Step two requires the songs be resonant, and for you to have a strong sense that the other people in the room all have a particular connection to the songs. (The sense of ingroup identity and sense of philosophical connection are separate qualities, but work together to produce something greater than the sum of their parts)

You can get pieces of this in the space of a single song, but there's a version of it with unique qualia that takes something like 8 songs to really get going (and then, once you're there, it's nice to get to stay there awhile)

Interwoven Story and Song; each Round Deepening

The formula I find works best (at least for my preferences) is:

Once you've gotten into the overall singalong headspace, it's less necessary to do groups of songs – alternating between a song and a speech won't kill the headspace once it's had a chance to take root.

Your Mileage May Vary

Reiterating a final time that this is just one particular effect you can go for. I think it's important that local solstice organizers adapt to fit the needs of their particular communities. But the effect I'm trying to describe here is hard to grok if you haven't directly experienced it, and I wanted people to at least have considered an option they may have been missing.


Comments sorted by top scores.

comment by G Gordon Worley III (gworley) · 2020-01-06T19:16:48.683Z · score: 2 (1 votes) · LW(p) · GW(p)

While I really like the idea of multiple songs clumped together and having them be singalongs, I feel like many of the songs at, for example, the 2019 Bay Area Solstice, were not easy to sing along to. Aside from a handful that are either well known popular songs or folks songs designed to be sung well the first time through, I feel like a lot of the songs suffer from being difficult to sign right on the first try unless you already are fairly familiar with them, and for many (maybe most) attendees that is just not the case (or at least I and a lot of people near me struggled with a lot of the songs). So I like this idea, but I think it only works if the songs are better optimized for singing along.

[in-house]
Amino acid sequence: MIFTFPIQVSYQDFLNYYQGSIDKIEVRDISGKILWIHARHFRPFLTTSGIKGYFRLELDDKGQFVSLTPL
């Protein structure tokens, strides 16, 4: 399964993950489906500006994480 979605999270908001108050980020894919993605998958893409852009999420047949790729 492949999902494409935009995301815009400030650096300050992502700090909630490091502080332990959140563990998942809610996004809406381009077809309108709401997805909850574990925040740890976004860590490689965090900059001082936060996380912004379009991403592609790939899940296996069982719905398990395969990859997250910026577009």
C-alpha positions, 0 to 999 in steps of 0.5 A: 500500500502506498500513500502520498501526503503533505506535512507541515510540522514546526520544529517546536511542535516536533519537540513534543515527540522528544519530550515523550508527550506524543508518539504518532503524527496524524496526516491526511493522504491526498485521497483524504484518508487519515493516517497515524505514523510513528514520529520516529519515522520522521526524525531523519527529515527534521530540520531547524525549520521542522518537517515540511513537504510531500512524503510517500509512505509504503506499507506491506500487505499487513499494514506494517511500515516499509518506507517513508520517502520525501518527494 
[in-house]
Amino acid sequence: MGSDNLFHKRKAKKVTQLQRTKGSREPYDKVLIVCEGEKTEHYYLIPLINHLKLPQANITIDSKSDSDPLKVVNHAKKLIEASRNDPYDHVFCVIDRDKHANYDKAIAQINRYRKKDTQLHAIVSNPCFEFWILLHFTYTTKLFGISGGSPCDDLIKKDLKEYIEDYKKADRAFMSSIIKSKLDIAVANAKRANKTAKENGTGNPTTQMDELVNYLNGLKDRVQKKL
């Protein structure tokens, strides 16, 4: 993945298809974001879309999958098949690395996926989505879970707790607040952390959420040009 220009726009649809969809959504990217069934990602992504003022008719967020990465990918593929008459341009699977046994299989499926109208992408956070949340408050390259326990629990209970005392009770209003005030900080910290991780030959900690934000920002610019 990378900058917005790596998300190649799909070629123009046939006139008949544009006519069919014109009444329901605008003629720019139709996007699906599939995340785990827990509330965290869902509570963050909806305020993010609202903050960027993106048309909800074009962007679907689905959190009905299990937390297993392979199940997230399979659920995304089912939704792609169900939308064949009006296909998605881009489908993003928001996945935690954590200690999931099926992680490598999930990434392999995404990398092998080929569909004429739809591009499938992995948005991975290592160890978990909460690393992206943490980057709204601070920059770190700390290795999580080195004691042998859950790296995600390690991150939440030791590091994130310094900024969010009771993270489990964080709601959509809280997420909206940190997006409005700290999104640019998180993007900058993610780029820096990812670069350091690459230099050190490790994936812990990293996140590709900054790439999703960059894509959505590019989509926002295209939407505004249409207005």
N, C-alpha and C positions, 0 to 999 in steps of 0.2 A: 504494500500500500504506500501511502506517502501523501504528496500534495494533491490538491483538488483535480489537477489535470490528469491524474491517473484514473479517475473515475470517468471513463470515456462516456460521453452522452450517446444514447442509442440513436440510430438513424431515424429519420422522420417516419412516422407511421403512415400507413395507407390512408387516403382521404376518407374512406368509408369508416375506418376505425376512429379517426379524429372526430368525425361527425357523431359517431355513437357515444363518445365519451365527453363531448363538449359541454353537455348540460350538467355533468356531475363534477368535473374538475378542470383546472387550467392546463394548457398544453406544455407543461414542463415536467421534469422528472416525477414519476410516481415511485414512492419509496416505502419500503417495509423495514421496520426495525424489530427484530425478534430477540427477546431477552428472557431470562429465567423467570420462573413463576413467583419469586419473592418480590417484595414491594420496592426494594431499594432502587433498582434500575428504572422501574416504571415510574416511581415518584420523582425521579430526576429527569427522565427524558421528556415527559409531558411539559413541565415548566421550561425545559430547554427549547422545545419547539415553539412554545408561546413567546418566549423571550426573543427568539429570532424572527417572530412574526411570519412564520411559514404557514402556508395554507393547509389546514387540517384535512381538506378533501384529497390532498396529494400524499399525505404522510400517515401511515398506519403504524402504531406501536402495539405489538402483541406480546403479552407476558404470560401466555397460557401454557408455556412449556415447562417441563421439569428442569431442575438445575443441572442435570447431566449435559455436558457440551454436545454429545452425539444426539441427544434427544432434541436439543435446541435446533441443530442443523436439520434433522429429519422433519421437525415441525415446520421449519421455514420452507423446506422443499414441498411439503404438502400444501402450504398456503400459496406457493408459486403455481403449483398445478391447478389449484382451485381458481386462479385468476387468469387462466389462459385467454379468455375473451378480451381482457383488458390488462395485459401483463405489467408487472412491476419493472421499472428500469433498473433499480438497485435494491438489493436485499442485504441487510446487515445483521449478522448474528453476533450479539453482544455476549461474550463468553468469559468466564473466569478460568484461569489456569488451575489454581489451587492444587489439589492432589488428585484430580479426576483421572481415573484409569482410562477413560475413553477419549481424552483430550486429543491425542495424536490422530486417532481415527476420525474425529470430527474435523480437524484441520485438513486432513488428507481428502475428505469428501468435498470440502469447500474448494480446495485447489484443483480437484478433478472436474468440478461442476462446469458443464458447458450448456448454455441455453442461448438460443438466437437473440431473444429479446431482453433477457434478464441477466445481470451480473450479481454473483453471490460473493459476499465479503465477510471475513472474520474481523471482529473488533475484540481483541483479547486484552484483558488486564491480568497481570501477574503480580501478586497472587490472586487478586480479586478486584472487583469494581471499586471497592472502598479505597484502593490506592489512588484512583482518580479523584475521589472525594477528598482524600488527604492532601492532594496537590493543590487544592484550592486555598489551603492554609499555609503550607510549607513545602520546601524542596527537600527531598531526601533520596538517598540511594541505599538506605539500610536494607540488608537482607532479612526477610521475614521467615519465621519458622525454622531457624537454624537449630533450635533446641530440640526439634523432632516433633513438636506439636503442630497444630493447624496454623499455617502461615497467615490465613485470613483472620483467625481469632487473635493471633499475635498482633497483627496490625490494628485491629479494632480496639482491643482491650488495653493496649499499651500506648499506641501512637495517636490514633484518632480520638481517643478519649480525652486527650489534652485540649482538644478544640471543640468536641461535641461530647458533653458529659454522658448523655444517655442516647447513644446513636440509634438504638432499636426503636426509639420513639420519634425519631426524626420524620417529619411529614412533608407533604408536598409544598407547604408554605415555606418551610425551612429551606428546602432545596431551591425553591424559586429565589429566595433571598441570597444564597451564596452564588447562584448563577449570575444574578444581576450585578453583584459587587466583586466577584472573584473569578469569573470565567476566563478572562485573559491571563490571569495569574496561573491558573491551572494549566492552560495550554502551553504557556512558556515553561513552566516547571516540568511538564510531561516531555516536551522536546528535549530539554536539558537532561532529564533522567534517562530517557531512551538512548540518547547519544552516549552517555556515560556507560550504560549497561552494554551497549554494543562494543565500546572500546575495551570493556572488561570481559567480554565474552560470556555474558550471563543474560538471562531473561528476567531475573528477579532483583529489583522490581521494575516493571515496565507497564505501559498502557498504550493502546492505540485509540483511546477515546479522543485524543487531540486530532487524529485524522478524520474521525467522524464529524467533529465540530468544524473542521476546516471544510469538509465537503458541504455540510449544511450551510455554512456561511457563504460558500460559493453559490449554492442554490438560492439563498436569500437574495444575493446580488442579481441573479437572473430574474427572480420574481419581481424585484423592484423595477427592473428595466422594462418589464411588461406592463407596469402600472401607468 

comment by Raemon · 2020-01-06T20:58:02.773Z · score: 3 (1 votes) · LW(p) · GW(p)

My experience has been, that there's a combo of skill, and comfort, at singing songs that you don't know well, and (importantly) being okay with not getting it right. Smaller solstices have definitely succeeded at imparting this, Big Solstices create a bit more angst and social pressure unless that's directly countered. (Acoustics of the room also matter a lot, and I don't think the Bay planetarium was very helpful. More on that later).

This definitely went well at the 2012 Solstice (around 50 people), where there was a professional singer I had brought in for one particular song (which he wrote, and nobody there except him and me knew), and he had had a vague plan for how to slowly warm the audience up to the prospect of singing along with it. 

And instead, immediately, 2 seconds into the song, he had a crowd of 50 people singing along with them pretty loudly. (I think mostly hitting the correct notes. Or at least, my subjective experience was that the average note was approximately right).

Part of this is just being okay with "it might not come out right." But the other thing ties back into this longterm goal of mine:

There is a long game that I think singalong solstice celebrations can help with, which is to restore musicality as a basic skill, which in turn allows you to have much richer musical traditions than if it's an incidental thing you do a little of sometimes. The payoff for this comes on a multi-year timescale.